Tax Resolution Hot Sheet™ #4: Appeals – Digital Signatures, Digital Case Files

In this issue:

  • Reissuance of digital signature guidance for Appeals
  • Extension of electronic case file pilot for Examination Appeals
  • Make just one more cold call

Extension of Digital Signature Guidance
Today, we have a pair of Appeals-related guidance extensions to discuss. First up is memo AP-08-0521-0015. In response to the pandemic last year, Appeals basically had no other choice than to create a procedural deviation to allow for digital signatures on many documents. More specifically, this change related to digital images of signatures, which are usually verboten.

In other words, Appeals was able to temporarily accept signatures that were drawn on computer — e.g., there was never a wet ink signature to start with. It’s also important to note that these are NOT true “digital signatures”, which have some sort of authentication protocol attached to them. This is literally just drawing a signature with your mouse, or taking a photo of a signature with your phone and cropping it, and then copy/pasting it into the IRS form, with no security provisions.

In other departments, such as the CAF Unit, we’ve already seen relatively quick (by government standards) creation of true digital signature options. It’s my hope that the Service will expand those technologies to all departments sooner rather than later, making life easier for everybody.

Also in this procedural deviation is the ability for Appeals personnel to receive taxpayer documents via email and to send taxpayers documents via SecureZip. We can only hope that this is going well, and that in the future we can do the same with Collections and Examination. Then we’d really be living the dream, eh?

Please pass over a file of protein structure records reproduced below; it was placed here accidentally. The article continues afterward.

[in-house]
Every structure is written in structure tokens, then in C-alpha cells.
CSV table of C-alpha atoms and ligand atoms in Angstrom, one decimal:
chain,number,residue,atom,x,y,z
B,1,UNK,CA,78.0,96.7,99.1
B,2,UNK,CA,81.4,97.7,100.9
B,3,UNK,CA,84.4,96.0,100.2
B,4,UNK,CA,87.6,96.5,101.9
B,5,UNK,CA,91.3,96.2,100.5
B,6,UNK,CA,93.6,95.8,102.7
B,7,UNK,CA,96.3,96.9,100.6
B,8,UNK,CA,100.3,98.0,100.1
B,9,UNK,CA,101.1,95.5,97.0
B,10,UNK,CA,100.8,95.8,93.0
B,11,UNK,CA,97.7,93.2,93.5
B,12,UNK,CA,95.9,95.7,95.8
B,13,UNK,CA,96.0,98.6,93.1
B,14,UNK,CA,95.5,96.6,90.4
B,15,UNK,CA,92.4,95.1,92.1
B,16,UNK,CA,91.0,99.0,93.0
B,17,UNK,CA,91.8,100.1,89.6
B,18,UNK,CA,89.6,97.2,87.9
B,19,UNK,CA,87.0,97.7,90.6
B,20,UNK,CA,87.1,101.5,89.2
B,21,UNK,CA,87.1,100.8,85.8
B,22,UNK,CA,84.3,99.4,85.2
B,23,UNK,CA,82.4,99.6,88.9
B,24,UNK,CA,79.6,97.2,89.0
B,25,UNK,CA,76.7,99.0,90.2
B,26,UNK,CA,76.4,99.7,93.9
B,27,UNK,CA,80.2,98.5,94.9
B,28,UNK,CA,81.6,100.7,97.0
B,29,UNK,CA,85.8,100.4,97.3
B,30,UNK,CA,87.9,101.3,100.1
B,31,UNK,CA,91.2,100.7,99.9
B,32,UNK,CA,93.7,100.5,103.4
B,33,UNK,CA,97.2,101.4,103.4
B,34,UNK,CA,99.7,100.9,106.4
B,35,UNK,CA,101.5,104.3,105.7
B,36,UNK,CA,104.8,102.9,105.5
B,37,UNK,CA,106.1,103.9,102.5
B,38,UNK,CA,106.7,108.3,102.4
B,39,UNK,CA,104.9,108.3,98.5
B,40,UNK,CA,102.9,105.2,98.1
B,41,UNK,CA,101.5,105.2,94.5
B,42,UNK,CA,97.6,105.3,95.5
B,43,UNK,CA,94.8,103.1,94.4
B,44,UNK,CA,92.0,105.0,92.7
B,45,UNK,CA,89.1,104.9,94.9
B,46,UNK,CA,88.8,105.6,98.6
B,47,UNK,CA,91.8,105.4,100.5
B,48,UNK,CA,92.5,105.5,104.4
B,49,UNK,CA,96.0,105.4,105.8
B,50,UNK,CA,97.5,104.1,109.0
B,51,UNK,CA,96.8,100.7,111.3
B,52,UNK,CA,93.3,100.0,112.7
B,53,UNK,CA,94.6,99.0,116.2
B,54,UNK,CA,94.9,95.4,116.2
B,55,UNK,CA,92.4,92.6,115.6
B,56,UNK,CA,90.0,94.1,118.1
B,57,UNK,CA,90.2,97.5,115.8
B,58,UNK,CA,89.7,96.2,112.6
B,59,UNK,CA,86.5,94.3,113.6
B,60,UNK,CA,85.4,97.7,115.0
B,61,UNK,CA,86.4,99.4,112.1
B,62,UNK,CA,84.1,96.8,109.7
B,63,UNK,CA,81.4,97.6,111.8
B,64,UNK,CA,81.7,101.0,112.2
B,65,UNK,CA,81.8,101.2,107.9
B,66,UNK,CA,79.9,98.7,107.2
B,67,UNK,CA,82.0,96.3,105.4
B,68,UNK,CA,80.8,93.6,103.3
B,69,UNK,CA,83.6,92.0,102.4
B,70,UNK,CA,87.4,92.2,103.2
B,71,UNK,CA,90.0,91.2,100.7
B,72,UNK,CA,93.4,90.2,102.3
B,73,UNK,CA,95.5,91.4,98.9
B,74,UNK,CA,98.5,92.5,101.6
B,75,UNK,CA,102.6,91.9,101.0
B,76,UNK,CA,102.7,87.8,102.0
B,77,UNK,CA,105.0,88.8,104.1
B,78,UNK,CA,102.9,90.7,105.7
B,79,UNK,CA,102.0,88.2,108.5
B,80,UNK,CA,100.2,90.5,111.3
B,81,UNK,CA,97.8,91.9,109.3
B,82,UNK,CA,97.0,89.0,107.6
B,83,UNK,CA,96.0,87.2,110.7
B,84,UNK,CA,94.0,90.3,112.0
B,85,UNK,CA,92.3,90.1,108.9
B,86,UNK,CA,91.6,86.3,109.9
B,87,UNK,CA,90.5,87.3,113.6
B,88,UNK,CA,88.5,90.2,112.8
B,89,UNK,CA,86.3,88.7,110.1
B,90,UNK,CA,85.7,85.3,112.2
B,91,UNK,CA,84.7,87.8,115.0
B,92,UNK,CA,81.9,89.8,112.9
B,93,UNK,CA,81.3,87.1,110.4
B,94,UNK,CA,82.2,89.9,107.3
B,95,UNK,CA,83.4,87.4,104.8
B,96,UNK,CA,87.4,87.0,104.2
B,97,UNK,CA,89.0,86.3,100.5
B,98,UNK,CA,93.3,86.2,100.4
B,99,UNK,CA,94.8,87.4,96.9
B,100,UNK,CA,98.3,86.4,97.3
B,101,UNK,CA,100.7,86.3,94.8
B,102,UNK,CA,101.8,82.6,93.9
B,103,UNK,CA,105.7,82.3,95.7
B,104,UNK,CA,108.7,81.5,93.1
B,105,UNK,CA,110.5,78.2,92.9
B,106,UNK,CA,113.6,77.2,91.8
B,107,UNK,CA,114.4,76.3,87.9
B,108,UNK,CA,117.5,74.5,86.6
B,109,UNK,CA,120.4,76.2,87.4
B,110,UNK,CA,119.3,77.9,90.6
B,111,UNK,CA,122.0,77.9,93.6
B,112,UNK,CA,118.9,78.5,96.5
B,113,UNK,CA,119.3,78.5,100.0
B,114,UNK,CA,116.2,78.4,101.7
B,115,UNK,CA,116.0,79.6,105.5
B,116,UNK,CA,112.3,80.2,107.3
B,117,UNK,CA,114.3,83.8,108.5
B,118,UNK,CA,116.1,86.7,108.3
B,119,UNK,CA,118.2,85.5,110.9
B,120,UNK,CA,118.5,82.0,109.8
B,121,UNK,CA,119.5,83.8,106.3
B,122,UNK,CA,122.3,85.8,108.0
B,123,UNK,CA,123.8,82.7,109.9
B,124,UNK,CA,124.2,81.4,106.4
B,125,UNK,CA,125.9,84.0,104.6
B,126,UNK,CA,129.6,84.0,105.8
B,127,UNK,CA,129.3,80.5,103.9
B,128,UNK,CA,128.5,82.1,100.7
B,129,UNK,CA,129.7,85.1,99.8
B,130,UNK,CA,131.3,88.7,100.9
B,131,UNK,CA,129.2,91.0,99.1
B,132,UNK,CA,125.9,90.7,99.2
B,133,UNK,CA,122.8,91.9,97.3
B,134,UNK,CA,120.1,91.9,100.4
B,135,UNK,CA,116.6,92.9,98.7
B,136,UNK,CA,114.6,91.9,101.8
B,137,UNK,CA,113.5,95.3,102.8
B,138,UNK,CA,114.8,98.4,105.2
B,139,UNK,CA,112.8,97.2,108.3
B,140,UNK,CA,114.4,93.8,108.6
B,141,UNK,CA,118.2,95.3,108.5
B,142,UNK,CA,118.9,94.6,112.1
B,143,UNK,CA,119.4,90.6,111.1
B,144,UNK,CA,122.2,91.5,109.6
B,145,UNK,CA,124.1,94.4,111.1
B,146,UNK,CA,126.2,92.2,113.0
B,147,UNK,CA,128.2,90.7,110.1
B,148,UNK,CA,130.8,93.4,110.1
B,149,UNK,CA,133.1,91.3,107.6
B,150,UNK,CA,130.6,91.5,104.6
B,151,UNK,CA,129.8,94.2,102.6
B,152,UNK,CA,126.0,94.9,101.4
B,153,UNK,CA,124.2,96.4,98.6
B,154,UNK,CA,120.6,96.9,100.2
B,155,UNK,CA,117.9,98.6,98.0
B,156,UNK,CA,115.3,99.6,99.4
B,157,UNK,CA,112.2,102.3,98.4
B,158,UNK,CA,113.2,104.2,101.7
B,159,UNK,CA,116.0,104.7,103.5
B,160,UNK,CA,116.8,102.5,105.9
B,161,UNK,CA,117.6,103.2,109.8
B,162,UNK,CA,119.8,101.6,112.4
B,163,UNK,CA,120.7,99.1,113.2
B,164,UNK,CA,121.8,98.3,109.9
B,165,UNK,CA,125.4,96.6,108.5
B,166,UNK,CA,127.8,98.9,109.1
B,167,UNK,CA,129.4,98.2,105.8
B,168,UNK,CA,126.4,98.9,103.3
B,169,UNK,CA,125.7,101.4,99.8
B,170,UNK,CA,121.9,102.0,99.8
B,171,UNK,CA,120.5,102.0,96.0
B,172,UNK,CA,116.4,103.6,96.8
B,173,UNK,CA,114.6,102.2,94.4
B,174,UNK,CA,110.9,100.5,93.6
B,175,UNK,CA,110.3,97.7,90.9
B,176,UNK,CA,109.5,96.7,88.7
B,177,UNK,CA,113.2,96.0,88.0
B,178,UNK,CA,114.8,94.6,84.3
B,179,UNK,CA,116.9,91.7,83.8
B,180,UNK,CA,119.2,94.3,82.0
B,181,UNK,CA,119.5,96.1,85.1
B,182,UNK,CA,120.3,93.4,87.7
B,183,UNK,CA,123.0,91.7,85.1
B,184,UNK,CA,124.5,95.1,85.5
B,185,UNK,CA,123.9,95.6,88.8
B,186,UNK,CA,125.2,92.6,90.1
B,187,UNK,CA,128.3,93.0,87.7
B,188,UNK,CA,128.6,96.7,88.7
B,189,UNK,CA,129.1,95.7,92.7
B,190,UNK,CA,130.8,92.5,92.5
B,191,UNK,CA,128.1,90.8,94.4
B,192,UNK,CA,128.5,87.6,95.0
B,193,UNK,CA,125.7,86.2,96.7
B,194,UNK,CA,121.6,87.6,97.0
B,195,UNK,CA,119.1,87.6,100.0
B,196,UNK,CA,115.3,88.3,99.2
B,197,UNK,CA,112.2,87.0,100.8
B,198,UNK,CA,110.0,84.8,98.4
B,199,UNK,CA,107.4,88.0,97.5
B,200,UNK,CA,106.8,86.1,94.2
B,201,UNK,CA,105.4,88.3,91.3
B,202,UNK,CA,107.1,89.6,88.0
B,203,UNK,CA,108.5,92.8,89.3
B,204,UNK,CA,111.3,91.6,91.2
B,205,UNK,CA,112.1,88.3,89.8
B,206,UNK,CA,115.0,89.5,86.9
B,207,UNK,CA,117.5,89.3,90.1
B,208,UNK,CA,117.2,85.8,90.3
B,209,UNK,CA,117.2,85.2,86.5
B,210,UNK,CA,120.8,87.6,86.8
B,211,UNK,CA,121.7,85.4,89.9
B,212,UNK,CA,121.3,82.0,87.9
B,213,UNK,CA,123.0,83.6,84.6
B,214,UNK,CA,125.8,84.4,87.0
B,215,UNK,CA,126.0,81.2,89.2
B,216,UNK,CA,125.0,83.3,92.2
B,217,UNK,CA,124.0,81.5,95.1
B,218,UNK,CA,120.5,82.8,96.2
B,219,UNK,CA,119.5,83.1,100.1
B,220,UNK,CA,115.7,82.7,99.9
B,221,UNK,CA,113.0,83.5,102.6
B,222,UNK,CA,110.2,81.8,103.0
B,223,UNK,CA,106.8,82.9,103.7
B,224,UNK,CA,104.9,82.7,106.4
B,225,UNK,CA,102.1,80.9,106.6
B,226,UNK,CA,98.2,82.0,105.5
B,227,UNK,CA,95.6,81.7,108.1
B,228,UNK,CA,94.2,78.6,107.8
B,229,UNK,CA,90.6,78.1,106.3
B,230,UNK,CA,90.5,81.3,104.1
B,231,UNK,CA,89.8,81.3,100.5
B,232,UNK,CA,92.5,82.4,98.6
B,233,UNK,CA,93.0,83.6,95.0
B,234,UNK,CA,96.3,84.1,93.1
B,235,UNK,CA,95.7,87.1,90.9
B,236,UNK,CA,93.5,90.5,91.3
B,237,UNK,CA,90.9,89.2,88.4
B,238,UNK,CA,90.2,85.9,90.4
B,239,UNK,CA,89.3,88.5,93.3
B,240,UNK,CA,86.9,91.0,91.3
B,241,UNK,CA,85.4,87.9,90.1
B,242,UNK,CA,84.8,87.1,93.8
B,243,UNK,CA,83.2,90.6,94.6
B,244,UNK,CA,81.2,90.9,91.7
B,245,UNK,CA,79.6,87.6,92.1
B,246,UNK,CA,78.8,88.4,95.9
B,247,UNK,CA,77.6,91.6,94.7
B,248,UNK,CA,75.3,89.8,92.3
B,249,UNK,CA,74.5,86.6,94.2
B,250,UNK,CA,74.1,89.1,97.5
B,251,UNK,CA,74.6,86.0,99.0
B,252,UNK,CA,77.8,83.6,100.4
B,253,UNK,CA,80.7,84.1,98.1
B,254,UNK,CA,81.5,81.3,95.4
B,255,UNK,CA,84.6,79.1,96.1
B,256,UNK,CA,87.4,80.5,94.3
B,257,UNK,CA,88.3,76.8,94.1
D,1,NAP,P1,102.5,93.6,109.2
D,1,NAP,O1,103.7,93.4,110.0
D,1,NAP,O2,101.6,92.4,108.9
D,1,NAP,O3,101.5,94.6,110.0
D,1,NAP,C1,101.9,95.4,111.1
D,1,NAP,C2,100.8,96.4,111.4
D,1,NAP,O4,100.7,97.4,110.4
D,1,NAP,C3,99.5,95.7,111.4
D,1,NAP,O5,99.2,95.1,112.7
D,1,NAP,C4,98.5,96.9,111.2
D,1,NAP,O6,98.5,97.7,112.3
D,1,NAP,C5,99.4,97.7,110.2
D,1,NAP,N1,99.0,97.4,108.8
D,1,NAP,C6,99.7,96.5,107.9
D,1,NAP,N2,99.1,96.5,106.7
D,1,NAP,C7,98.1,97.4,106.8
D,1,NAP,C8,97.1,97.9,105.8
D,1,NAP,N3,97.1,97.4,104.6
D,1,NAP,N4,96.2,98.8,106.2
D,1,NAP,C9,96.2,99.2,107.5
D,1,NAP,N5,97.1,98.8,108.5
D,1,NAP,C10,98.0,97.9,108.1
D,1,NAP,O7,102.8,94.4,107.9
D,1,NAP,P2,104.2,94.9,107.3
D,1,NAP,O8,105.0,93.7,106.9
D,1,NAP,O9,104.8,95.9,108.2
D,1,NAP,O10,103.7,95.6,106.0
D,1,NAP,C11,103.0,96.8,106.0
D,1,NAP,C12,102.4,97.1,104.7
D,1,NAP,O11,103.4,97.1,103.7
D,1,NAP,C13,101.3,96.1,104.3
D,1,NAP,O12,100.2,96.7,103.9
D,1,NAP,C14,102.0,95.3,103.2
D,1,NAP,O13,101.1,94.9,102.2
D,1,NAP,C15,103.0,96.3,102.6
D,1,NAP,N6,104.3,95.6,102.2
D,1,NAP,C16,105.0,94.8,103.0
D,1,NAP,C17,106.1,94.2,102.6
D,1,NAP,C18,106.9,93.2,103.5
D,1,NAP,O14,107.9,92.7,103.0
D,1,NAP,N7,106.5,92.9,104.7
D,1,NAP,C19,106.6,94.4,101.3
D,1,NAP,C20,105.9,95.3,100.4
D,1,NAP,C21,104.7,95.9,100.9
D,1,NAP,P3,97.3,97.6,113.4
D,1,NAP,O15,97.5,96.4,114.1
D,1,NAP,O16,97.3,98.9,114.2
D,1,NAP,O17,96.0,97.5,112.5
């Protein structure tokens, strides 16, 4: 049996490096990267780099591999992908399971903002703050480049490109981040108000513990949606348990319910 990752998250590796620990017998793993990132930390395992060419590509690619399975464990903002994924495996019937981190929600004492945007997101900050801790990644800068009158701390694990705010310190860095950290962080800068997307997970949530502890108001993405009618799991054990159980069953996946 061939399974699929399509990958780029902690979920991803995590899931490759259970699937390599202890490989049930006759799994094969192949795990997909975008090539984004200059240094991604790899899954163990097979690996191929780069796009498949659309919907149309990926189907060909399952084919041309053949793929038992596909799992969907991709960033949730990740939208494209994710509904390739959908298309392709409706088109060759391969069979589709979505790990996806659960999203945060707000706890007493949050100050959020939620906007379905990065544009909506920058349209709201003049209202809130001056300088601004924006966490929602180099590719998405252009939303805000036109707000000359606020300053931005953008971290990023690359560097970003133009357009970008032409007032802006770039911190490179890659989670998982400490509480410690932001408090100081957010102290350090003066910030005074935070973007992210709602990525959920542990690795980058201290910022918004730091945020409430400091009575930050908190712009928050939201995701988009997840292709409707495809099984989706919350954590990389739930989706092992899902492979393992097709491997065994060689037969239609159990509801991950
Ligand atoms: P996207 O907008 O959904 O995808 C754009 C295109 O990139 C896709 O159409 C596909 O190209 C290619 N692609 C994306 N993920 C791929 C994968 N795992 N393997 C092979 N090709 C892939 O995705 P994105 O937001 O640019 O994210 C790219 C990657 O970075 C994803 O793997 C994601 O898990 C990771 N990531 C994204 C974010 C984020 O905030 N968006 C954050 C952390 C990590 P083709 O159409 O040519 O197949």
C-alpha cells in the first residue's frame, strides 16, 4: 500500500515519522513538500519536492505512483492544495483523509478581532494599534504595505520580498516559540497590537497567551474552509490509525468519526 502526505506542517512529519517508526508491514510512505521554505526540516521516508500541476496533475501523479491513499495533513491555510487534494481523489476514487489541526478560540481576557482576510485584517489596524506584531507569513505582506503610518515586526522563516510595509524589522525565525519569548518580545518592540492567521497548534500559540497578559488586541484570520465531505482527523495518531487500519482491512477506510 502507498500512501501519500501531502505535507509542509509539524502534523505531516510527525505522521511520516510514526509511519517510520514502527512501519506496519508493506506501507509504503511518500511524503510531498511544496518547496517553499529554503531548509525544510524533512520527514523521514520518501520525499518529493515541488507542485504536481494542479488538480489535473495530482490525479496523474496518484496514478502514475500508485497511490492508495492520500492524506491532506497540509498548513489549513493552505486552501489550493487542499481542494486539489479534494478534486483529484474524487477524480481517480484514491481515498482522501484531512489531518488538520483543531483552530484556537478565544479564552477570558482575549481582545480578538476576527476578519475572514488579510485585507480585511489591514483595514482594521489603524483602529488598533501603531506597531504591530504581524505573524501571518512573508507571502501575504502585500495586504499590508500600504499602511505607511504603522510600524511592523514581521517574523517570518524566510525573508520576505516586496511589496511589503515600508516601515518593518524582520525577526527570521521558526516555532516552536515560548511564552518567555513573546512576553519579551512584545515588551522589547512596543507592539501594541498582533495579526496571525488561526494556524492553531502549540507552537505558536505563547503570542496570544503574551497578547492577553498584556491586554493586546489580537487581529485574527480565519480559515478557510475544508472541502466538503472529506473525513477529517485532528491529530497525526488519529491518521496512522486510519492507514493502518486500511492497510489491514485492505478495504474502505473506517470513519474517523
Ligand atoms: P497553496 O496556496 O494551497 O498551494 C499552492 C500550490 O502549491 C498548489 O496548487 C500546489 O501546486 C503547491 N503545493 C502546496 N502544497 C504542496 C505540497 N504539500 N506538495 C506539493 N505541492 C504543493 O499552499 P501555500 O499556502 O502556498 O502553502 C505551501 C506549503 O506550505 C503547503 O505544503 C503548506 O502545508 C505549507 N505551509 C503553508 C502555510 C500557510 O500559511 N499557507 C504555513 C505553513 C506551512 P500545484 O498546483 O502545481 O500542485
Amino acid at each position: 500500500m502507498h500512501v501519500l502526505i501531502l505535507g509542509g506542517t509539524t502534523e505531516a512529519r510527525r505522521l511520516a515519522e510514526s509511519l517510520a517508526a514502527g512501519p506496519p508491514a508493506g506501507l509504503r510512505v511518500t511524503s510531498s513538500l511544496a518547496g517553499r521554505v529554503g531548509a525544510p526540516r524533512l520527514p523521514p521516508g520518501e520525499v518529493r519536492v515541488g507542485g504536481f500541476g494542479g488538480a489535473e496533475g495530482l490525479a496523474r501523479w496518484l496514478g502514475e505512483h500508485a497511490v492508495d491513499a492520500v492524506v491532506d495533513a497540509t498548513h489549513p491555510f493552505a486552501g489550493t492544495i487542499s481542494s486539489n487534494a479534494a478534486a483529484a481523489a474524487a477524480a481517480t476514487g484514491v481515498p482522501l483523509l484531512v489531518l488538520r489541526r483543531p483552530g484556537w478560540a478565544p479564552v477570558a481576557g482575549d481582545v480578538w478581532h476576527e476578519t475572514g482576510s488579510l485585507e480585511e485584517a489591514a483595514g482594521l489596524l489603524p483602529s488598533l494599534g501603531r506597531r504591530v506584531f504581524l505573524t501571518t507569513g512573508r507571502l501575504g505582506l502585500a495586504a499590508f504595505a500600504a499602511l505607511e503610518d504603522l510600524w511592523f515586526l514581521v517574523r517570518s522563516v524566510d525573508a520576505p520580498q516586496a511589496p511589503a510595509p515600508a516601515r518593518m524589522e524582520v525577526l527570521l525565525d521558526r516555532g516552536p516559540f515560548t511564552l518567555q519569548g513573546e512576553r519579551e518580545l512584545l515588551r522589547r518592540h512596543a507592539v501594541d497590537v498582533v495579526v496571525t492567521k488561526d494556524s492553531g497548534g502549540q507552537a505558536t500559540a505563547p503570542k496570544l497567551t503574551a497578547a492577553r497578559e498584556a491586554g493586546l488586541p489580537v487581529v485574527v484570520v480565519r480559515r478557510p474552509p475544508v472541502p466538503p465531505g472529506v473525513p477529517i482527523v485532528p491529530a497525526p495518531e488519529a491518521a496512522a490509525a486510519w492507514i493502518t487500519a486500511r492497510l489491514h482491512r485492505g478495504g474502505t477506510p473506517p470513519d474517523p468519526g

These temporary provisions were set to expire, but have been extended through Dec. 31, 2021.

Electronic Case Files in Field Examination Appeals
IRS field units still use paper files for the vast majority of the work they do. When a taxpayer is getting put through the ringer on either the Collection or Exam side, there’s a massive amount of paper created. Running an audit from an iPad? Pfft, maybe by 2050, if we’re lucky. 🙂

But, at least there are some steps in the right direction. Within SB/SE, there has been a pilot program running for a little while (pre-COVID) that allows for digital case files for certain types of field examination. These are mostly individual income tax examinations that are being run under this program. Payroll tax, excise tax, gift … Continue reading

Tax Resolution Hot Sheet™ #3: Filing Compliance for IAs; Examinations Beget Examinations; Follow Up Marketing

In this issue:

  • Procedural update on filing compliance for Installment Agreements
  • Employment tax exams initiated from income tax audits
  • Are you sending Thank You notes?

Filing Compliance for Campus Installment Agreements
An update has been made to IRM effective July 1, 2021 to allow Campus Collection to grant payment plans to taxpayers whose account records show filing delinquency for 2019 and 2020. Since the IRS is still woefully behind on processing paper filed returns for 2019, not to mention 2020, their have been issues with taxpayers that have filed to get an IA established to resolve prior tax periods.

This IRM change addresses this issue, and finally gives you an option to help clients that are stuck in this situation. As you should already be aware, the IRS employee handling a Collection case is required to do a compliance check to make sure the taxpayer has filed all required returns before they authorize an Installment Agreement for that taxpayer. If their 2019 or 2020 return is sitting in a mail tub somewhere, not yet opened, then the taxpayer has met their filing obligation and should be able to get their IA.